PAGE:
updated 04:05 pm EST, Wed February 24, 2010
Google denying European antitrust complaints
Google is facing new antitrust complaints in a court in Europe from competing companies who are asking for concessions from the Internet giant. According to a Wednesday New York Times report, the European antitrust regulators are asking Google questions, which were brought upon by allegations against Google from three companies that include a unit of Microsoft. Google is standing firm, saying it has not done anything wrong and will not consider doing anything to grant the requests of the complainants.
Google is keen on stopping the investigation before it begins, as once the European Commission invests time and money into a formal investigation, it will be more likely to want to produce tangible results, industry experts believe.
Google has more than an 80 percent market share in some European countries for Internet searches and advertising linked to them. In Italy, Google is undergoing an antitrust investigation started by newspaper publishers who say Google unfairly keeps them from making money from online advertising. Germany has a similar case ongoing, while a government-commissioned panel in France recently also began a similar inquiry.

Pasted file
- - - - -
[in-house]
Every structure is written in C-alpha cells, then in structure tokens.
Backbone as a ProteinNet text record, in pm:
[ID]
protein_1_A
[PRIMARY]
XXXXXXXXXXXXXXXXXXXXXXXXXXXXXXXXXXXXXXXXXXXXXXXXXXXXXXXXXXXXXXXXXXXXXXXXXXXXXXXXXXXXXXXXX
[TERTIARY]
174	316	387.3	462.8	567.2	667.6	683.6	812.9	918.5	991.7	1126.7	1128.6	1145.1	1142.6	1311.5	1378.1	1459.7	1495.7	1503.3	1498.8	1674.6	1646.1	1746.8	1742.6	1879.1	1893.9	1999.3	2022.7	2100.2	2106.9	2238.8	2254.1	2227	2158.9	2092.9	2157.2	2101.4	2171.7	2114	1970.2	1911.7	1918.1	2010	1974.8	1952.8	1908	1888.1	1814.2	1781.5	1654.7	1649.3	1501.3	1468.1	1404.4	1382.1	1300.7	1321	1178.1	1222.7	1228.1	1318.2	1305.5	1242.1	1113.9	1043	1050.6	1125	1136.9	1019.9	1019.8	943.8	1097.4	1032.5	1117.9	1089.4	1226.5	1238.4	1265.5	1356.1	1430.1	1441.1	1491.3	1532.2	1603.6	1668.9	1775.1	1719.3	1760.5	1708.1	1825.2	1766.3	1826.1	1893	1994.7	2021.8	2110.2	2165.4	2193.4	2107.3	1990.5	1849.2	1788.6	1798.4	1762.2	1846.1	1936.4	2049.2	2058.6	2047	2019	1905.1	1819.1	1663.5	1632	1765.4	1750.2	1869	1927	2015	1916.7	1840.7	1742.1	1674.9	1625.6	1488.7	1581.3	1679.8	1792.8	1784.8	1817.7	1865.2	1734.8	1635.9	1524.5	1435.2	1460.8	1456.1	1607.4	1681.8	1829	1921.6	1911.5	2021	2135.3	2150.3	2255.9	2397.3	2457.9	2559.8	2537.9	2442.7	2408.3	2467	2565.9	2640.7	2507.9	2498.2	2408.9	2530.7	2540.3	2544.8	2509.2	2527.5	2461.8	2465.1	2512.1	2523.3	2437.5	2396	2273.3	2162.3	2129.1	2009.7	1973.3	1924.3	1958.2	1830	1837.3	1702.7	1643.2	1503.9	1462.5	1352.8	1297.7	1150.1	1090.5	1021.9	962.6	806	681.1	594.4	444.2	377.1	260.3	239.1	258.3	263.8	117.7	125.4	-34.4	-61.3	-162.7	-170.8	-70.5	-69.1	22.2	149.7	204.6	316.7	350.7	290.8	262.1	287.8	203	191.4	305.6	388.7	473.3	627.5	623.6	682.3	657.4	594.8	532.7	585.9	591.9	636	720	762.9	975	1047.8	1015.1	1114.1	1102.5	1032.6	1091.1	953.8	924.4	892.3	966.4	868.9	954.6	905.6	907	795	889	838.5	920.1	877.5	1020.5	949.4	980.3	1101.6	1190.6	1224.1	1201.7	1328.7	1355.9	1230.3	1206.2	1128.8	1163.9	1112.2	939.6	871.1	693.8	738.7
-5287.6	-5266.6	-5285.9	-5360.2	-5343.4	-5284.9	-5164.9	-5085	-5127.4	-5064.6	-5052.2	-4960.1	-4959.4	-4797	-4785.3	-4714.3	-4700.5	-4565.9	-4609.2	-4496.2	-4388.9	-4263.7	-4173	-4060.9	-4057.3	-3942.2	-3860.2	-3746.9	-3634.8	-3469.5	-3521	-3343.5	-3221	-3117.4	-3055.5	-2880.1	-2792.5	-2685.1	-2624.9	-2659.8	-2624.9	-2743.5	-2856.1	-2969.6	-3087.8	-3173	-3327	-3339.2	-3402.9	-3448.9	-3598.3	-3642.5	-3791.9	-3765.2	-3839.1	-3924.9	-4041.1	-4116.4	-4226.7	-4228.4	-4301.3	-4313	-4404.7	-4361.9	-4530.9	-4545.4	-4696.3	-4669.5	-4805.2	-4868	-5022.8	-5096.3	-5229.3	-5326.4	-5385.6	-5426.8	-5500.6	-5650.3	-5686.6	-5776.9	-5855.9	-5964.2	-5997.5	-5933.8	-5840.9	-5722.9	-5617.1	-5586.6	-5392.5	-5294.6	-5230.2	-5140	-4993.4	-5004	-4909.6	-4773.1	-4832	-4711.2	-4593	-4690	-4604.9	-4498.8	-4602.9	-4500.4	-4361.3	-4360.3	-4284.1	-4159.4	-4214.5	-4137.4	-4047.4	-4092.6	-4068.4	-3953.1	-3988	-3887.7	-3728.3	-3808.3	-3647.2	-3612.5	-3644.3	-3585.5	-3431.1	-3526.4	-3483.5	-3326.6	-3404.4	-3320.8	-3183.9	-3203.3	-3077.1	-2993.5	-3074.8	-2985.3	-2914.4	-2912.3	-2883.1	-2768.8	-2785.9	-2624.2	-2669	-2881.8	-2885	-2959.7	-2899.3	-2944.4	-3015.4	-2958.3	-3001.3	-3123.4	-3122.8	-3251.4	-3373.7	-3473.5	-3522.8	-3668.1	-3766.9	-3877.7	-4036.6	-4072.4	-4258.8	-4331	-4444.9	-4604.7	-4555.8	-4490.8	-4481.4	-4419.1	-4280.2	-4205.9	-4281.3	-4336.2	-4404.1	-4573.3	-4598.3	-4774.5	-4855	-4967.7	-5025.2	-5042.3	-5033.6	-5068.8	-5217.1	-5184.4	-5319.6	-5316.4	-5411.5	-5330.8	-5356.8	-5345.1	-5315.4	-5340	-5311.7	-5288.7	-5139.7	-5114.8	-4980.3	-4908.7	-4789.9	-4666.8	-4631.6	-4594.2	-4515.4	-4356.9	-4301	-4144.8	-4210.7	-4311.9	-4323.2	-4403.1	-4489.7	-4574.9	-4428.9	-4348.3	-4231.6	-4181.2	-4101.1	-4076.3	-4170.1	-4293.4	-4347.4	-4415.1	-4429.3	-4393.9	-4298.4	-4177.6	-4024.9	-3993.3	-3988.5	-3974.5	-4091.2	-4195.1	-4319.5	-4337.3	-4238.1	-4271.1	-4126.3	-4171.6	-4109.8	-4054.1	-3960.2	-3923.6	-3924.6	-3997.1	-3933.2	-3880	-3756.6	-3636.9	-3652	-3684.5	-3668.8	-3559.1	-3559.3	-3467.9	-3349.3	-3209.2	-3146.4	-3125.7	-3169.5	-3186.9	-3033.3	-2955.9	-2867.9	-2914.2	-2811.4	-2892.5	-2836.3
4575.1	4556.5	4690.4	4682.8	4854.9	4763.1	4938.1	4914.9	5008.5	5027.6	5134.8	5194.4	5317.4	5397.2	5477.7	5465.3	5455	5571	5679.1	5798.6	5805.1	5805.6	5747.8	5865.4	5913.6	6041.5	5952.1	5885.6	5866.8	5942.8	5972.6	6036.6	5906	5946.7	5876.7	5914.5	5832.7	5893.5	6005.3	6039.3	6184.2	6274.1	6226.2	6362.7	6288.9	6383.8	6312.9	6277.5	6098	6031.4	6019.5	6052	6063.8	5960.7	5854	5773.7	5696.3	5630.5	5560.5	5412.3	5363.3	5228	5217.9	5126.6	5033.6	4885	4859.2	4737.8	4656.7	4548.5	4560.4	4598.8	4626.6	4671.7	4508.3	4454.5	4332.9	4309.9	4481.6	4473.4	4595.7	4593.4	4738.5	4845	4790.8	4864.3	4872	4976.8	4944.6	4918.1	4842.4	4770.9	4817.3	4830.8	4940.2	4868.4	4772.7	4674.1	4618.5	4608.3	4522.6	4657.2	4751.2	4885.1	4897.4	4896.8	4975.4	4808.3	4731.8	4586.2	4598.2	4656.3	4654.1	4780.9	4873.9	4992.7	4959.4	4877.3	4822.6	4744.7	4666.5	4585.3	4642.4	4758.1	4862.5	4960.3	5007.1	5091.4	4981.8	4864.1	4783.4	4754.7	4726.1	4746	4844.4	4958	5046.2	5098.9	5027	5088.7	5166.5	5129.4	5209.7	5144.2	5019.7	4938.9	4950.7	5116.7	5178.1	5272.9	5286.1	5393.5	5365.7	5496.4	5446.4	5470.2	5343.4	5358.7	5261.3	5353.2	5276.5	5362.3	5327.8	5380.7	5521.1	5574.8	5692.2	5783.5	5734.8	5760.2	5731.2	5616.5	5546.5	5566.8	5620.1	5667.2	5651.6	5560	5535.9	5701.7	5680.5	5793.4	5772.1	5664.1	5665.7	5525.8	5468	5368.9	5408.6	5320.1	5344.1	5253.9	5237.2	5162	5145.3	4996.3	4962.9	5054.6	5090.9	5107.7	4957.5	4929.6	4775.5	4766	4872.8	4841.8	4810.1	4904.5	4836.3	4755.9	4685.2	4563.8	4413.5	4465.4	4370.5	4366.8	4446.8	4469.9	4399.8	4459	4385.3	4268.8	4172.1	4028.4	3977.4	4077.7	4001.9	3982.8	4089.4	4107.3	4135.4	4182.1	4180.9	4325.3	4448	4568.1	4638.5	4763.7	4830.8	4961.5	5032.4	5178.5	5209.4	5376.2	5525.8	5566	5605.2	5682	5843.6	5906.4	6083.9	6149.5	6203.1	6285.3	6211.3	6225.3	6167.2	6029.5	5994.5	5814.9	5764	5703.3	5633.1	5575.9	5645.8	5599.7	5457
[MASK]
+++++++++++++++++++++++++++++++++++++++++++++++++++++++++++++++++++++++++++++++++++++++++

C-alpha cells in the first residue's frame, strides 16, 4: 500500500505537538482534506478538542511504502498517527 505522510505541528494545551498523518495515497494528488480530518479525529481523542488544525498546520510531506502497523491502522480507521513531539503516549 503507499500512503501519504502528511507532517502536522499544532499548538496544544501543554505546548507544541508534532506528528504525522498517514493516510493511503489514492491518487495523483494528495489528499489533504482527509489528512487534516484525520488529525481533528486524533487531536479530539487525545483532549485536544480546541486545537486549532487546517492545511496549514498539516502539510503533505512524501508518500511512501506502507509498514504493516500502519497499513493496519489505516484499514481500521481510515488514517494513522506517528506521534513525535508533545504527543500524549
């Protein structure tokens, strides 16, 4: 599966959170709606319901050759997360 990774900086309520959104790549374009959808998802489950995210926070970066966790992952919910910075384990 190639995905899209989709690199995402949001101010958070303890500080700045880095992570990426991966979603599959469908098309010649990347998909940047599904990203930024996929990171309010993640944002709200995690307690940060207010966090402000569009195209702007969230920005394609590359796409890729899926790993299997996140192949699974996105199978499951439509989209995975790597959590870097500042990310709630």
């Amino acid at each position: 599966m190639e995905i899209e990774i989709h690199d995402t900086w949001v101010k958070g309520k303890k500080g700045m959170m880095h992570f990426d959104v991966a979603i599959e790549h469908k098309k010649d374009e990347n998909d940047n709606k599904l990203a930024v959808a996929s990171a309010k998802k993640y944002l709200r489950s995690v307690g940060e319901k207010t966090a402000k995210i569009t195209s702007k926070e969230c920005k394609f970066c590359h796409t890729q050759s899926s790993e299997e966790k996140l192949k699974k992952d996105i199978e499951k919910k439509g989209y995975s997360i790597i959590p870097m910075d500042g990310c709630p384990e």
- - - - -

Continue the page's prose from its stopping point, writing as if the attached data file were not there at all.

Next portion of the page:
Foundem and Ejustice.fr allege Google plays down their sites in its search results. Google says Ciao!, a long-term partner of Google's AdSense service, began complaining only after being acquired by Microsoft in 2008. It has issues with Google's terms and conditions, but does not detail them.
Foundem is more specific, saying Google is skewing the results of its search technology towards Google's own services that include maps, news, YouTube, book and product search services.
The European Commission is thus far only collecting the facts, and has not yet committed to launching a formal investigation.